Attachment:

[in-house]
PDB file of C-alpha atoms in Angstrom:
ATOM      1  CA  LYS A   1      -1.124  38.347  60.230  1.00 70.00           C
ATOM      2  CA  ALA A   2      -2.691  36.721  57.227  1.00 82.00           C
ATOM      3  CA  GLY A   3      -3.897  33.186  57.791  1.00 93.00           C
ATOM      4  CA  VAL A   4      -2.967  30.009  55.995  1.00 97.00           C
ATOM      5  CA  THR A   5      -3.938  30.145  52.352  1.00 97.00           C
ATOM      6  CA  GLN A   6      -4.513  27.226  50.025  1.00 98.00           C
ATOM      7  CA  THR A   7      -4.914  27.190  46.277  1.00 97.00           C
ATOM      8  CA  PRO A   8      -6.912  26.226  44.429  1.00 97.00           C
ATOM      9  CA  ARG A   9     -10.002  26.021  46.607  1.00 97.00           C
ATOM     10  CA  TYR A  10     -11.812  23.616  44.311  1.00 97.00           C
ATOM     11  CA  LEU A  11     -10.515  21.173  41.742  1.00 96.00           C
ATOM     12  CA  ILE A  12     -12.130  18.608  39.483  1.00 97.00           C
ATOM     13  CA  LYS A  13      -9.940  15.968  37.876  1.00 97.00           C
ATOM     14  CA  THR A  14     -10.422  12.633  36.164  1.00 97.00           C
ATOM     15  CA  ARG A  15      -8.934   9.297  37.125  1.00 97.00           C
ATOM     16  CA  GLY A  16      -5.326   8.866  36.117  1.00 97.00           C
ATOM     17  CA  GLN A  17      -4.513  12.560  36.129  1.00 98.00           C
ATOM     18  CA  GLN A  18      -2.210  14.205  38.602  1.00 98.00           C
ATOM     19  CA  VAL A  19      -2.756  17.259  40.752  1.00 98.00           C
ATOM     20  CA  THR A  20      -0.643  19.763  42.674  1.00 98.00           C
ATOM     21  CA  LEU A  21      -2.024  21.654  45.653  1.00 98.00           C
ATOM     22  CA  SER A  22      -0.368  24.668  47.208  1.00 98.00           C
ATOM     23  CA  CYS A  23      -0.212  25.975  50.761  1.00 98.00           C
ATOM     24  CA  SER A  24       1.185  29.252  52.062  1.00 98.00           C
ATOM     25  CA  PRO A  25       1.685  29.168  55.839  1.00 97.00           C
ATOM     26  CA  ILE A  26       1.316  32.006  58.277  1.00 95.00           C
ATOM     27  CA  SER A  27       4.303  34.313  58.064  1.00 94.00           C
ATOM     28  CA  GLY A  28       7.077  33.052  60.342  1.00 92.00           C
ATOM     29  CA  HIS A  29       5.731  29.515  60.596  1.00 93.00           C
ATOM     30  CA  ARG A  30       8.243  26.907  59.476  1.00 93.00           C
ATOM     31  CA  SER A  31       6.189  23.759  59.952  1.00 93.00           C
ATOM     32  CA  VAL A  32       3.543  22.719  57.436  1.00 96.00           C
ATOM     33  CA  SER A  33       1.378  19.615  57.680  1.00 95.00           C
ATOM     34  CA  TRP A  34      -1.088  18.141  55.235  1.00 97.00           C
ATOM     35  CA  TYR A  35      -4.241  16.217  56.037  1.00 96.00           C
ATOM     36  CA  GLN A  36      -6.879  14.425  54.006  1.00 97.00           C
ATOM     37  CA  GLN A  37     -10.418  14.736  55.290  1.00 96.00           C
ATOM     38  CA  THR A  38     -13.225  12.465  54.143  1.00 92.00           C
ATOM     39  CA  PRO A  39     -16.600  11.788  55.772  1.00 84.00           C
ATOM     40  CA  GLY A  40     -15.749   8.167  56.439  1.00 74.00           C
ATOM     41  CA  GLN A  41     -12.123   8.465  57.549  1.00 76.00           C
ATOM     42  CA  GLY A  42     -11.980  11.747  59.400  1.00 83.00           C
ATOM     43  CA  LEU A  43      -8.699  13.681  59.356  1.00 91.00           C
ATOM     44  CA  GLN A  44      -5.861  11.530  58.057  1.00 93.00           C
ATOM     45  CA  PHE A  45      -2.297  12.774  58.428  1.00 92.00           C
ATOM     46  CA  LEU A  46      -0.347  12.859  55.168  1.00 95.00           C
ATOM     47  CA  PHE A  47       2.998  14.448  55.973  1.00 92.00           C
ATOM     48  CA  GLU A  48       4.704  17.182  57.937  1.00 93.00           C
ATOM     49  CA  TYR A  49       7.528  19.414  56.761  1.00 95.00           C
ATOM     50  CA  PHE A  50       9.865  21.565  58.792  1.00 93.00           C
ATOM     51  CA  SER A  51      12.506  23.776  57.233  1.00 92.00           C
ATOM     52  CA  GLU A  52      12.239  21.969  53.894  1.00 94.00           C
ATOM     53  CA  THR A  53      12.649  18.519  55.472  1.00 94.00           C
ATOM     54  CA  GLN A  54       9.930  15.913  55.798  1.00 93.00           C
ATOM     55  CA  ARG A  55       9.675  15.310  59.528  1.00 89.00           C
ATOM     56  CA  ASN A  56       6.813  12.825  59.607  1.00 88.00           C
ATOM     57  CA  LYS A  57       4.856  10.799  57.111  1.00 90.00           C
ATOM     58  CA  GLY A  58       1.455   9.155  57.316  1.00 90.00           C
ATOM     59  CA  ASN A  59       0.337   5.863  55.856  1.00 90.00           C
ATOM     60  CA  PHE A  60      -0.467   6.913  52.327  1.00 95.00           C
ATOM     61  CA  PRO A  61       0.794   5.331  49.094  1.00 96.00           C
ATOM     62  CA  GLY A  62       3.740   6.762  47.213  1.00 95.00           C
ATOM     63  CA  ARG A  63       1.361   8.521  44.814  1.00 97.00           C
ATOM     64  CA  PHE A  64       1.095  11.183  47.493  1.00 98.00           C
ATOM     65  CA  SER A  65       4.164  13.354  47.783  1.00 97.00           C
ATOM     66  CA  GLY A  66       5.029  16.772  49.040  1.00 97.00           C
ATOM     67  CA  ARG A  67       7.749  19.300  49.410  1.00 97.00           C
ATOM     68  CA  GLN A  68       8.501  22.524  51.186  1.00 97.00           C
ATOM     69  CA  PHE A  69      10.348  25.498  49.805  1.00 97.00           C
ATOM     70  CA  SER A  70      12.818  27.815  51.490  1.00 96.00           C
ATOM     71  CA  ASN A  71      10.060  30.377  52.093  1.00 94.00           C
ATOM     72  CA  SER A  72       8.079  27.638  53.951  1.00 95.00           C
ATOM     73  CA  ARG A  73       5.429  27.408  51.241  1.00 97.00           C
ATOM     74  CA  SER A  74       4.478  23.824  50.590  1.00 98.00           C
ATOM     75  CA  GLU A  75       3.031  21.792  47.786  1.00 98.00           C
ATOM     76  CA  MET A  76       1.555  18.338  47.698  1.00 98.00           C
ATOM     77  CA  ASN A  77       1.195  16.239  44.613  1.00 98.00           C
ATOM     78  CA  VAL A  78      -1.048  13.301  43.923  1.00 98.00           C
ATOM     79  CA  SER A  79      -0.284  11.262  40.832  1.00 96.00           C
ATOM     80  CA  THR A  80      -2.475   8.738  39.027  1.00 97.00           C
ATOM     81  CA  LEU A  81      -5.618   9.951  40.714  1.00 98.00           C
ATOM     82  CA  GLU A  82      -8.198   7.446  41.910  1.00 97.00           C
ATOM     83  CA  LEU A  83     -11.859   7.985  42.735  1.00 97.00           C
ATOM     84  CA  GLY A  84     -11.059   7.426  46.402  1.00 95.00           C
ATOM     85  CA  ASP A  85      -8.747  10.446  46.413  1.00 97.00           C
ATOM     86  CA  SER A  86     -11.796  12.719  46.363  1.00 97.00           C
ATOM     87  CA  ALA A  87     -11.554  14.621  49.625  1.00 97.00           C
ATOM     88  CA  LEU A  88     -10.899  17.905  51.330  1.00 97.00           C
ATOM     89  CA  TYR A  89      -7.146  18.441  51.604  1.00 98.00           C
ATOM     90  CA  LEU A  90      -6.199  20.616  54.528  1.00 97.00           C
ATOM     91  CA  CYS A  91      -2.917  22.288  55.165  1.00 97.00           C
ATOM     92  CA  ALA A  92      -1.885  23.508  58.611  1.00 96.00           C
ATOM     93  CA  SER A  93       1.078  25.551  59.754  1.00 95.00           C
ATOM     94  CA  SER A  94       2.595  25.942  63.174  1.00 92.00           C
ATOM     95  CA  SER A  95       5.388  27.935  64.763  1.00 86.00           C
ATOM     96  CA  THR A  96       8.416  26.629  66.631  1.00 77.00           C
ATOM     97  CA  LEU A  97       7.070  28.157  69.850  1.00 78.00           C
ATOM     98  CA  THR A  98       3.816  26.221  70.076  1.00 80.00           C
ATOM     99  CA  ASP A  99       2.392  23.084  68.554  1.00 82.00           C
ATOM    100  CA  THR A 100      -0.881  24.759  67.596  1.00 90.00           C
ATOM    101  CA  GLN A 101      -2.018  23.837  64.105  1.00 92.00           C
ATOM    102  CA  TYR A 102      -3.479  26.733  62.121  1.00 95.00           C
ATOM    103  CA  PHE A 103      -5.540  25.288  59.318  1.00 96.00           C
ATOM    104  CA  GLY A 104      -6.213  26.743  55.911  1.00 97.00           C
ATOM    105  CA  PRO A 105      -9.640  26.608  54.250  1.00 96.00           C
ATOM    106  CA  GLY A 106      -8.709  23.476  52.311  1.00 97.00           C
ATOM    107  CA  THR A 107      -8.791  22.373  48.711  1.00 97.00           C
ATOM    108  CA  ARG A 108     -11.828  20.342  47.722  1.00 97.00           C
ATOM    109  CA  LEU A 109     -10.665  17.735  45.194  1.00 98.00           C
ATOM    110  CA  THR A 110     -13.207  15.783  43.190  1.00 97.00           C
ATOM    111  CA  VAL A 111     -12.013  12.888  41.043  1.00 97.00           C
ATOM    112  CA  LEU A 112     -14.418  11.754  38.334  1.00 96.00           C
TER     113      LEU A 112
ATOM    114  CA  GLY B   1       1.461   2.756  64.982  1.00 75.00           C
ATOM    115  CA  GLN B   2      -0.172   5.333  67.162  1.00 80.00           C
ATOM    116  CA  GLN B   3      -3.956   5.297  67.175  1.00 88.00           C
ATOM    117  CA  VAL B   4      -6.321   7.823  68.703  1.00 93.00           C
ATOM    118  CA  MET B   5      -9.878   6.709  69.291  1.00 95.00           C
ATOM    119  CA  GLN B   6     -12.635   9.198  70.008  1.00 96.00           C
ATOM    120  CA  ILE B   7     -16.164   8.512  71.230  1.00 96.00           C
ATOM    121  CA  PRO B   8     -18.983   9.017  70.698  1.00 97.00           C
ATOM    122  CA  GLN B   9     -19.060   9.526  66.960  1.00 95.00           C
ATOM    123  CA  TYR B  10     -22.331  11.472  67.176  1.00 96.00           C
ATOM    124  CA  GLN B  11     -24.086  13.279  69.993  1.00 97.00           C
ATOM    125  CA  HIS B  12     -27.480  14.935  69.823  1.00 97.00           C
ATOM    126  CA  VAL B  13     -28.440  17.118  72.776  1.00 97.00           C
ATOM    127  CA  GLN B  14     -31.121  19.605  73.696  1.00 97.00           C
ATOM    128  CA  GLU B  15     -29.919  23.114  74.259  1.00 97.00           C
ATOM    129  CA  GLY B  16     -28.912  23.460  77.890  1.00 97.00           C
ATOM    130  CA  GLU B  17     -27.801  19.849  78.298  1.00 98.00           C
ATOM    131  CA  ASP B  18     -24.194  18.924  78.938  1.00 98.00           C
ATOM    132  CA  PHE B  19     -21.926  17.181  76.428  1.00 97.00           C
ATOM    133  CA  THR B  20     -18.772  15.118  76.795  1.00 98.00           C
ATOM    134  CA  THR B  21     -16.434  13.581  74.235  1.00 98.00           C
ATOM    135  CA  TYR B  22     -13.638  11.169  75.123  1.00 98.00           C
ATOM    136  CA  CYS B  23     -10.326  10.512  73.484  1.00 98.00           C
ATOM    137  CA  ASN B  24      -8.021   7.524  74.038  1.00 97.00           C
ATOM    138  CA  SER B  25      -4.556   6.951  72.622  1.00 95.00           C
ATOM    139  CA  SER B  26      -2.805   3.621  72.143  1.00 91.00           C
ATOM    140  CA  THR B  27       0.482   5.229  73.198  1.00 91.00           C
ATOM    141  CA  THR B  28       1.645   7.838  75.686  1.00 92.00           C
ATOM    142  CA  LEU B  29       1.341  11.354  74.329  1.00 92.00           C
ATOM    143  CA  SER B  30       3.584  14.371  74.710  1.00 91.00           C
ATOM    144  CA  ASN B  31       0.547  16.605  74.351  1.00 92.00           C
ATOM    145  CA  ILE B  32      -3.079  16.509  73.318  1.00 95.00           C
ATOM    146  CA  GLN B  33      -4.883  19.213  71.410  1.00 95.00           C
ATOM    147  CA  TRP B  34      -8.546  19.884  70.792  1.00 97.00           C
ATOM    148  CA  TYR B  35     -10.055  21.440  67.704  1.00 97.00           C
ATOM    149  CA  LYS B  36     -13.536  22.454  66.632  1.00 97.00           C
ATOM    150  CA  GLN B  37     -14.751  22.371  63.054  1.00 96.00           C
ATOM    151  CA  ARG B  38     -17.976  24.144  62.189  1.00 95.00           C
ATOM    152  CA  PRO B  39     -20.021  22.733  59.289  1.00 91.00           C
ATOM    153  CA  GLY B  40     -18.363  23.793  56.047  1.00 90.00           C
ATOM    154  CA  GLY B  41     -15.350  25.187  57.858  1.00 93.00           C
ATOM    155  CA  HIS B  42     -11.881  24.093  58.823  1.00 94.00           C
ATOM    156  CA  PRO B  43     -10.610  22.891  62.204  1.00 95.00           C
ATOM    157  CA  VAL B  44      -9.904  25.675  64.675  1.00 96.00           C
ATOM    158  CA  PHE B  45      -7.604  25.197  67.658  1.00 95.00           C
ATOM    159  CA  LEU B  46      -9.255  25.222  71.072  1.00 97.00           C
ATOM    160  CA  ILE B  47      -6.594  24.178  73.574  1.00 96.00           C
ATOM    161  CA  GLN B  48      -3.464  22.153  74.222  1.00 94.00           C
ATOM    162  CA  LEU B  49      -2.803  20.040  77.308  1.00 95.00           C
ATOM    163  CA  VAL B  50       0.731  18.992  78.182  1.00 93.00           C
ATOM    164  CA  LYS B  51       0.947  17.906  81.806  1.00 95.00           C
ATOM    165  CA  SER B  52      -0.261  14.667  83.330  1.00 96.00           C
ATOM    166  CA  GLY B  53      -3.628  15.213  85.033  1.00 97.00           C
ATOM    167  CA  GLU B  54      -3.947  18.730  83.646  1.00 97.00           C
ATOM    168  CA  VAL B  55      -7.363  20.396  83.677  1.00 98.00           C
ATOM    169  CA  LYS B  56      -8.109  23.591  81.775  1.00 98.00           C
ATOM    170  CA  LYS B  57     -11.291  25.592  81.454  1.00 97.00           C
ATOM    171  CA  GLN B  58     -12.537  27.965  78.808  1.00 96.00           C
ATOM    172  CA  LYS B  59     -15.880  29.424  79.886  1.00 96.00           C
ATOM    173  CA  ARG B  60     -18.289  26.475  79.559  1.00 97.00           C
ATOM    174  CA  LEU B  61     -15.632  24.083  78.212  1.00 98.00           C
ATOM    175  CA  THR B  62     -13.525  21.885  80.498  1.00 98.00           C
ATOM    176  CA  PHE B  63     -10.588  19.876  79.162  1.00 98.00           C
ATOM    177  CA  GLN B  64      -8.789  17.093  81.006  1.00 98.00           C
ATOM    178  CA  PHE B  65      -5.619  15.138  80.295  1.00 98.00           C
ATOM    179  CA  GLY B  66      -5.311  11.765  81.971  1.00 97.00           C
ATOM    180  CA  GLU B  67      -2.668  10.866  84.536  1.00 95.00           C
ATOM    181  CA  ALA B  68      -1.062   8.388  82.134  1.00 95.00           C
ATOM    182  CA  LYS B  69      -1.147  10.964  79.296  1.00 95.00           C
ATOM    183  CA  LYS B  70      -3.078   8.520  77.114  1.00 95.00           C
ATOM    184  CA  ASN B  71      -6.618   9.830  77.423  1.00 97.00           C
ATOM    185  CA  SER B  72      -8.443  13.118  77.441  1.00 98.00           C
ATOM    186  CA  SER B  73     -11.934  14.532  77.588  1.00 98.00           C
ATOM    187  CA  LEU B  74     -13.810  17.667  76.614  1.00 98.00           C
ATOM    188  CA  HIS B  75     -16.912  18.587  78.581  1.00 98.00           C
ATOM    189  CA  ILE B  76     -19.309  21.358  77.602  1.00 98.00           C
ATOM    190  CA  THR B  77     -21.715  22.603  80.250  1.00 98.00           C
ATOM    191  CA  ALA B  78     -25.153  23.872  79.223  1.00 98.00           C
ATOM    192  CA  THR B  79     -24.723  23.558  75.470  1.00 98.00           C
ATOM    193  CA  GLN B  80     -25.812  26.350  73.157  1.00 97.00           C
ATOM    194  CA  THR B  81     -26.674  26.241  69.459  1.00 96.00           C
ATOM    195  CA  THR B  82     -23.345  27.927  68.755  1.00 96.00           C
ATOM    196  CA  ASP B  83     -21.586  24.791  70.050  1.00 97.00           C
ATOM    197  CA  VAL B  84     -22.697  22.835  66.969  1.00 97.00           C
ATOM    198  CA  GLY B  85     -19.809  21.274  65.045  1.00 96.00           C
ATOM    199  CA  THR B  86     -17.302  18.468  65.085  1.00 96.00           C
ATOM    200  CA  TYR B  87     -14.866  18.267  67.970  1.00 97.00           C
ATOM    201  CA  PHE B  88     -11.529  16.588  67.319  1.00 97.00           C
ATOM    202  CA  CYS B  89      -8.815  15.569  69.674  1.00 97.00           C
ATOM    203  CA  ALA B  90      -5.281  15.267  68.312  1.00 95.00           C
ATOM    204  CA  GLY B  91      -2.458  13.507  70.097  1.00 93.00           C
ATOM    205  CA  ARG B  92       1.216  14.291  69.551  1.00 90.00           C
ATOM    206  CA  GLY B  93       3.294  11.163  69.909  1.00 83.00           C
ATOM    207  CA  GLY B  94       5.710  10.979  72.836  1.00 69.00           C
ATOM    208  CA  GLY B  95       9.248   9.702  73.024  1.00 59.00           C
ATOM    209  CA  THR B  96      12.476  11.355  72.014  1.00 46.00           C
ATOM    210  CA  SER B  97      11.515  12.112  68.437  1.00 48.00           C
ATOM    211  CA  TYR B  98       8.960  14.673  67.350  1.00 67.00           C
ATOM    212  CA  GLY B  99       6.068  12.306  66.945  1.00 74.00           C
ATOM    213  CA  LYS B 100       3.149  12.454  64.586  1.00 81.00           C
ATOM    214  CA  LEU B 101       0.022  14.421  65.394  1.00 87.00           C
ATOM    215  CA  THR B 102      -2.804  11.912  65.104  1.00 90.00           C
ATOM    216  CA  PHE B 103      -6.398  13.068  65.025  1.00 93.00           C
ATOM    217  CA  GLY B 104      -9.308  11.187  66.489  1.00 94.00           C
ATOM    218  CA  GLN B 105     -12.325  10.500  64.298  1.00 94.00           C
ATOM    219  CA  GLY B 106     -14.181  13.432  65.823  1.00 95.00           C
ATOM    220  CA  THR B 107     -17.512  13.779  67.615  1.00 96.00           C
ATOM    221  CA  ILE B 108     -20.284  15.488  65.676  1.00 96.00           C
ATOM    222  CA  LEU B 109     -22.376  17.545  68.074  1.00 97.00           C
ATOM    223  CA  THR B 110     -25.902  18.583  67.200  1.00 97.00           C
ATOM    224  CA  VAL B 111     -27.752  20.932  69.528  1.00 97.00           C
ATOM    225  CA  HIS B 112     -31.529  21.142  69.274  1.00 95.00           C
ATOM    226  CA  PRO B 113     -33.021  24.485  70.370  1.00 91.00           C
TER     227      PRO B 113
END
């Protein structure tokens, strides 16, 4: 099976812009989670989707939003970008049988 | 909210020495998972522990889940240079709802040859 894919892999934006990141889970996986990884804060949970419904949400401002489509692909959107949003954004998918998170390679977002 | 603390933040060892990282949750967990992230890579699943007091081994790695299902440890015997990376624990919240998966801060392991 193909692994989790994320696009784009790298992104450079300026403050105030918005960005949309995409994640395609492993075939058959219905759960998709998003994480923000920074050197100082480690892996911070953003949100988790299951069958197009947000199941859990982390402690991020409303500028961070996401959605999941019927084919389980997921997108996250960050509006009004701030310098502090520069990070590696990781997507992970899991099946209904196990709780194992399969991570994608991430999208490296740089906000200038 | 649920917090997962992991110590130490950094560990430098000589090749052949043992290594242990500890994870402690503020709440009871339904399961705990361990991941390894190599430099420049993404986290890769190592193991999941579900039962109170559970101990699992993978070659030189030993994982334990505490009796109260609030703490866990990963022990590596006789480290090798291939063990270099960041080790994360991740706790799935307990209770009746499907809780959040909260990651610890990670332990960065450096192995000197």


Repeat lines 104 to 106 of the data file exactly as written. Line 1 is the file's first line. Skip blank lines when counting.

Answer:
ATOM    102  CA  TYR A 102      -3.479  26.733  62.121  1.00 95.00           C
ATOM    103  CA  PHE A 103      -5.540  25.288  59.318  1.00 96.00           C
ATOM    104  CA  GLY A 104      -6.213  26.743  55.911  1.00 97.00           C